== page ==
We need to take votes from Key. We need to appeal to voters who are more socially conservative than we are. But to do so can be galling for a principle-driven activist.

I argue that if Labour wishes to represent New Zealand generally (and the working class specifically), it should address their concerns, not those of Young Labour and the left flank. In order for this to happen, activists need to move to a party that can authentically promote these issues without jeopardising votes from the centre. That party is the Greens. In doing so, Labour stands a better chance of pulling the apolitical, struggling, and poor away from ‘that lovely man John Keyes’.

In my view, the truly principle-driven should leave Labour, join the Greens, and allow Labour to drift back to the centre. The Principled Left’s long march through Labour’s institutions has anchored the party too far to the left. This has prevented it from placing electoral gain above principles and winning the centre. In doing so, Labour has effectively ceded the centre to National, which has seized it with relish.

I recognise this will be an anathema to Young Labour. Many Young Labour kids are torn between burning idealism, and the desire to sell this enthusiasm for a shot at being PM. If they favour idealism, they are best placed in the Greens. If they favour ambition, then they are best placed in the careerist vipers’ nest. But, either way, beating Key is looking increasingly difficult unless we face some facts and swallow some dead rats. First and foremost is a realistic and sober reflection on the issues that matter to a majority of New Zealanders.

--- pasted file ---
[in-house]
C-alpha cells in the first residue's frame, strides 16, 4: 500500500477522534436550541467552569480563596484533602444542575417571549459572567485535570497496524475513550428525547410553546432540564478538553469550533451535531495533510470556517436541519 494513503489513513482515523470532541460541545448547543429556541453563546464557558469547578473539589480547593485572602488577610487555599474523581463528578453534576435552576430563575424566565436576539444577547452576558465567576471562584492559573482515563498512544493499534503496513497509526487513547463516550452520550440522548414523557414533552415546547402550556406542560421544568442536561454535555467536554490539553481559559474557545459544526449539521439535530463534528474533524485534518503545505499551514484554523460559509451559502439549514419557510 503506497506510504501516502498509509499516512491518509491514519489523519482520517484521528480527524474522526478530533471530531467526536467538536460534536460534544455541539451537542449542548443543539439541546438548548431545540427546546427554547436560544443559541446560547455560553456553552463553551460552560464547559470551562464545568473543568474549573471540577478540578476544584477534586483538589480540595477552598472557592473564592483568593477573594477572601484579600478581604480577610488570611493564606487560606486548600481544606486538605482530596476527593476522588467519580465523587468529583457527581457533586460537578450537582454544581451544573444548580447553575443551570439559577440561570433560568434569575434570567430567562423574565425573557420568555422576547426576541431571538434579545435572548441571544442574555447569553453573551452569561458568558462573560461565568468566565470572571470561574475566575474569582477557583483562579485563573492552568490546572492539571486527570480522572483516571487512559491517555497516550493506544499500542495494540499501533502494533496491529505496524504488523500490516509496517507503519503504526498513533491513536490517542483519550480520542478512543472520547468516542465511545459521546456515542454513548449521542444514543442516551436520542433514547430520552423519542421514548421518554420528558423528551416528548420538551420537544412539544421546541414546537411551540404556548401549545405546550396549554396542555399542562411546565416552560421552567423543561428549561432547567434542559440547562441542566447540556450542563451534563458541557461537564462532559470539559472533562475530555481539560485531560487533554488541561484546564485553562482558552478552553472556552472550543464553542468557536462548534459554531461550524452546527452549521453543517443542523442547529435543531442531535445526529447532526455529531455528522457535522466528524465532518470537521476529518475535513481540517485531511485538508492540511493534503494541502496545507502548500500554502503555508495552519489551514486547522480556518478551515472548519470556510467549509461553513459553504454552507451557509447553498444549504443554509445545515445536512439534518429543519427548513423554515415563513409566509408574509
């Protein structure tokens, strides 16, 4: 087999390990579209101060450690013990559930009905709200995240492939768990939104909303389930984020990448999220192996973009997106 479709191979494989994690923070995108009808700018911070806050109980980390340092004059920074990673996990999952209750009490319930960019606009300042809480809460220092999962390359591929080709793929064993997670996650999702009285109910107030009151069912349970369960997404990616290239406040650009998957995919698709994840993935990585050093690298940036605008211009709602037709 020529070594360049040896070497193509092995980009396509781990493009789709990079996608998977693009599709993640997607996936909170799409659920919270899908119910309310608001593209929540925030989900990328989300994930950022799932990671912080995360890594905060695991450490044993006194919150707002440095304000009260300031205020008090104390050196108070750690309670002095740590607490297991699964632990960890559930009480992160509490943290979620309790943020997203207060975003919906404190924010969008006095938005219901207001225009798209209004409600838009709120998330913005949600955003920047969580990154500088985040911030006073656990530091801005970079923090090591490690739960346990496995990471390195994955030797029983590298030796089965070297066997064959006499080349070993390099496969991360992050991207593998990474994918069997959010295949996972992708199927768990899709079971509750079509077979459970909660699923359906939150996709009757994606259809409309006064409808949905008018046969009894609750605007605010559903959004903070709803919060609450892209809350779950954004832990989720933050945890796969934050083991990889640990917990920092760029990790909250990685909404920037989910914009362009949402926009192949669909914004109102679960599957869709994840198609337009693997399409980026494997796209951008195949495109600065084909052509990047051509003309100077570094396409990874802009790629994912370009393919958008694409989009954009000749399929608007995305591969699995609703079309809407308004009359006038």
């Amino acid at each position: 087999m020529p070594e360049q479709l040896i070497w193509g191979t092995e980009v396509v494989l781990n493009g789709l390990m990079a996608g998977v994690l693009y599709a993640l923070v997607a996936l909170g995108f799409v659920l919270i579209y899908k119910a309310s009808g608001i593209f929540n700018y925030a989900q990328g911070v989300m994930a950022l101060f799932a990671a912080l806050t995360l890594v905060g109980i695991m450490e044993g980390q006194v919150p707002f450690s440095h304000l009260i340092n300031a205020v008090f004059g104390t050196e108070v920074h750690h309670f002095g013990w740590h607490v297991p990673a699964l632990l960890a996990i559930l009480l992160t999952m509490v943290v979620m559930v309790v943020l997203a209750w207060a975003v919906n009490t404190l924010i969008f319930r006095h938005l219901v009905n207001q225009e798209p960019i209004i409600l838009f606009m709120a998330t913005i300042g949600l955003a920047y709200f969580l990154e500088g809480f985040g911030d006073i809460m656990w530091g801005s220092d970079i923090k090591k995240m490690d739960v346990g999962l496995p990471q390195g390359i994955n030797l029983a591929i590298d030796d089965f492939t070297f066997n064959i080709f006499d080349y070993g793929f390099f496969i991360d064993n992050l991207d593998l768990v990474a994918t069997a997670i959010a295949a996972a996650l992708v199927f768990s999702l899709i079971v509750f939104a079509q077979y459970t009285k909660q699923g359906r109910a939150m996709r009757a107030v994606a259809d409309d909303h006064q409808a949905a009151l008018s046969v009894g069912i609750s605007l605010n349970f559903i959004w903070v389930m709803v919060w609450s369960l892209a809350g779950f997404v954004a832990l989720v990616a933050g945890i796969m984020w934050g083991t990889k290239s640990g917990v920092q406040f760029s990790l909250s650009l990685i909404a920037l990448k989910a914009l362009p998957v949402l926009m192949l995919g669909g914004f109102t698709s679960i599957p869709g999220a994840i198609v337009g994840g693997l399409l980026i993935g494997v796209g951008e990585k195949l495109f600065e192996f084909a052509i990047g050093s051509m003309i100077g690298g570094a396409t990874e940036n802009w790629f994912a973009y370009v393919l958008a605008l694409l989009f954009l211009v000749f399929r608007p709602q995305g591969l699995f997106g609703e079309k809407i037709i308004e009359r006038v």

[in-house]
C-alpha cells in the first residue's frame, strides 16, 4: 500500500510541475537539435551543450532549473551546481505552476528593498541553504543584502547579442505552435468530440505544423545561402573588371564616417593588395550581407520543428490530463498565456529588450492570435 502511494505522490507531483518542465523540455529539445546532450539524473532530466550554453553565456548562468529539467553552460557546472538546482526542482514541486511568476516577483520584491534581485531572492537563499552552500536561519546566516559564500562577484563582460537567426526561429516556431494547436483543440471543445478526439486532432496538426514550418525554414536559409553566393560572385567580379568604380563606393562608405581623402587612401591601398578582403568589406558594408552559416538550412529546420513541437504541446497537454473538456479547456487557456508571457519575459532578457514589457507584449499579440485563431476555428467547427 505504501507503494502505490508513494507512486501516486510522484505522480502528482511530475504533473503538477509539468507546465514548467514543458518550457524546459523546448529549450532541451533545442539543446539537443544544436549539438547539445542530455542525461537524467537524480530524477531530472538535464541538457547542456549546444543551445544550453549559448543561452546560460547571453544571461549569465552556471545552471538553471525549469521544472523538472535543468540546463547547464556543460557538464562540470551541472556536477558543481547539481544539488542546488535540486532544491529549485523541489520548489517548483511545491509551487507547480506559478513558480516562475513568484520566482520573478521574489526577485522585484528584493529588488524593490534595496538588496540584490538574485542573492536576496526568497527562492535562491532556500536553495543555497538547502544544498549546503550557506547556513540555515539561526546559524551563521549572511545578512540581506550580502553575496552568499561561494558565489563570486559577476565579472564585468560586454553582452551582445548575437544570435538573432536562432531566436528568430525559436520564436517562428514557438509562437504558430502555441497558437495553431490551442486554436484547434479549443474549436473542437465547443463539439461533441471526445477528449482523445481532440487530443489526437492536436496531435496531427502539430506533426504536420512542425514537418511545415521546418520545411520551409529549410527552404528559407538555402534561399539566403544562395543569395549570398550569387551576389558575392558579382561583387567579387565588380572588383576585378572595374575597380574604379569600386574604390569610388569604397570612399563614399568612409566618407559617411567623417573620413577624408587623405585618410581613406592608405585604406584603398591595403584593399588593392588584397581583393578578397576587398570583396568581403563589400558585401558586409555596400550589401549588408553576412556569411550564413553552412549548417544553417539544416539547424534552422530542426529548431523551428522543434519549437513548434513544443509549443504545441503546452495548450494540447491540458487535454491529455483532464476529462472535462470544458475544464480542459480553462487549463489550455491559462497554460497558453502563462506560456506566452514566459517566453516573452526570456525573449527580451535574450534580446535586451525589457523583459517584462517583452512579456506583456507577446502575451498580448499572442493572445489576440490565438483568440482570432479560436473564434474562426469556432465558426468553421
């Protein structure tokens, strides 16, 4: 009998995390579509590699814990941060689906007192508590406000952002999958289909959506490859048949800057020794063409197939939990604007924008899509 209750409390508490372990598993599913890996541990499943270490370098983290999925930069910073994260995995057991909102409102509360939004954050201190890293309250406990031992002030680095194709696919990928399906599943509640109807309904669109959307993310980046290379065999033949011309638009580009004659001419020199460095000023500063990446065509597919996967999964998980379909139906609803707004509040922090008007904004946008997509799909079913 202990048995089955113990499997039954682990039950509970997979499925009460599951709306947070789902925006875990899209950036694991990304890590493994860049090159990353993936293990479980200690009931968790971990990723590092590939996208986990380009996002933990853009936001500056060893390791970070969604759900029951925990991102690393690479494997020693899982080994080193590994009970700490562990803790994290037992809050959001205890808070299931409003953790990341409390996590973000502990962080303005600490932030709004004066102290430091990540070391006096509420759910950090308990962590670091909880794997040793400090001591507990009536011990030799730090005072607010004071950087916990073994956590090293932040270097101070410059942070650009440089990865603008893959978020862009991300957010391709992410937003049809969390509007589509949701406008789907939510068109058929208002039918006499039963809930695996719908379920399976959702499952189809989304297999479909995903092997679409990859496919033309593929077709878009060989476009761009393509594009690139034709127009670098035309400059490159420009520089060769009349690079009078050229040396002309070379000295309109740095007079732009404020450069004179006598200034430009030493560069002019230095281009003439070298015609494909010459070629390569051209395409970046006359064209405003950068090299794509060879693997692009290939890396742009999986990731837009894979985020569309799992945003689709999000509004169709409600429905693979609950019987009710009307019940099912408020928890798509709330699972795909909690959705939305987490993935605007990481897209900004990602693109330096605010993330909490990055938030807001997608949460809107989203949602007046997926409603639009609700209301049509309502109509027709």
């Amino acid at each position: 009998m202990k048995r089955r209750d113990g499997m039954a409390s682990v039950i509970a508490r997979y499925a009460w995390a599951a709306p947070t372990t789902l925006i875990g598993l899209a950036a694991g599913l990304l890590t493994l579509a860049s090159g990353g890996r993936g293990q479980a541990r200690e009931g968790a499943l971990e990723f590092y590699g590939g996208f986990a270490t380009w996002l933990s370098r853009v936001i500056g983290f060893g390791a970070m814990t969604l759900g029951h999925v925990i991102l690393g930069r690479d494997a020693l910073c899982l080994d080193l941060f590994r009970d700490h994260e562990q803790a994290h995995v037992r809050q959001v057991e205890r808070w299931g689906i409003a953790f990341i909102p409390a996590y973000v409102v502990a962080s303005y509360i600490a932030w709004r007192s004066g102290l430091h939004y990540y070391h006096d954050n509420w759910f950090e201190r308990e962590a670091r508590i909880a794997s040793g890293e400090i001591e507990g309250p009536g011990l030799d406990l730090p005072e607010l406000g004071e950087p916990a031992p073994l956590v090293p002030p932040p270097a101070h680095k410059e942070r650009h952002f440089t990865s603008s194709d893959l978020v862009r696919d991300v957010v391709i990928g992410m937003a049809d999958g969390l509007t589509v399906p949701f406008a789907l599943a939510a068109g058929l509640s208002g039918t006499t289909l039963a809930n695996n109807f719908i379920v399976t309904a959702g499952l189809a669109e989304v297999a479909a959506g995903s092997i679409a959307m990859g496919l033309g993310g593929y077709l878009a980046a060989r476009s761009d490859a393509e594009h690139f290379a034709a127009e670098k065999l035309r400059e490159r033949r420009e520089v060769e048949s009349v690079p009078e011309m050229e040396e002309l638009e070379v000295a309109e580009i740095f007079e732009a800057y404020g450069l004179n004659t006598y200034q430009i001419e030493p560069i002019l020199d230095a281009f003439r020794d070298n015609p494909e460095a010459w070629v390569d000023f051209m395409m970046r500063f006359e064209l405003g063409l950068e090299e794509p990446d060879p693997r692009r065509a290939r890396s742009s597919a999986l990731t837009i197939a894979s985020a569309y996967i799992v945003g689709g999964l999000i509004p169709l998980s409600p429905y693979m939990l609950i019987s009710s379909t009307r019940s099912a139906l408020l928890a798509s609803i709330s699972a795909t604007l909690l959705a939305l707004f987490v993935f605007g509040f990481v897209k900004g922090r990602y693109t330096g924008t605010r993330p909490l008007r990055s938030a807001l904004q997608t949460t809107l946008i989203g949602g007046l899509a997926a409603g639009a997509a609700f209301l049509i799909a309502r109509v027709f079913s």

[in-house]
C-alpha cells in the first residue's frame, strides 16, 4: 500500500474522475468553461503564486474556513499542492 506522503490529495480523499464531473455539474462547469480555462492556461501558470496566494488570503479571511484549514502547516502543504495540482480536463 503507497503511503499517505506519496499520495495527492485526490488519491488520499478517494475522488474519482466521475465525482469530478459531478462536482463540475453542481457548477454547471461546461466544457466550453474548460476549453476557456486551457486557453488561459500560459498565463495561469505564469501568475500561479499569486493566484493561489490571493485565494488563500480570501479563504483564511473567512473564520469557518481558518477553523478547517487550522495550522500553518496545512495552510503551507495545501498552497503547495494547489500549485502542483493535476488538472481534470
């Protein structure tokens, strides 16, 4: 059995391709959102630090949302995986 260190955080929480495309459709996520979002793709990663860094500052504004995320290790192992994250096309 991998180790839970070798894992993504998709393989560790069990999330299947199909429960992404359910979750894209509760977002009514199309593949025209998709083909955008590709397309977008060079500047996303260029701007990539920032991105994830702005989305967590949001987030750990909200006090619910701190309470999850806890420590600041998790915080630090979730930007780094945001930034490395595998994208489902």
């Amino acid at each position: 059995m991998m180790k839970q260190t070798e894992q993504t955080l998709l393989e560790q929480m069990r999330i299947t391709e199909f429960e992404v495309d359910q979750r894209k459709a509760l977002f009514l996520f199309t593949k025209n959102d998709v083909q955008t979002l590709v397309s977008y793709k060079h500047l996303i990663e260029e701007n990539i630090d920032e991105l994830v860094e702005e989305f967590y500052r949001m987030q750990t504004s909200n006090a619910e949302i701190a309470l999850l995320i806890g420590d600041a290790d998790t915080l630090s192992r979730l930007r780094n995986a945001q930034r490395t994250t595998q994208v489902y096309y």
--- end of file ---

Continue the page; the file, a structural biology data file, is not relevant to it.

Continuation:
Polygamy, quotas and LGBTQIA struggles are not in this category. These issues are best addressed from government, and the best way to get into government (I argue) is for the Greens to focus on these issues and for Labour to compete in the centre. This is not a question of what is morally right, but what is tactically effective.

The left needs division of labour, with Labour stealing votes from Key in the centre and the Greens advancing the important social issues on the left.

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4 thoughts on “The left needs the division of Labour

  1. […] The content is dated, but I think the fundamental analysis is ok. In rough order of relevance- here, here, here, here, here, here. Apologies for the verbose writing. I had just finished postgrad […]

  2. […] are dated, but I think the analysis is solid (although too harsh). In rough order of relevance: The Left needs the division of Labour, Progressives vs workers 1, Progressives vs workers 2, Labour’s Tea Party, Young Labour needs […]

  3. […] said it before and I’ll say it again- there is a place for staunch progressive politics in New Zealand, but it […]

  4. […] I’ve previously argued ad nauseum, I think one of Labour’s big problems is that its vocal base (particularly young Labour) are […]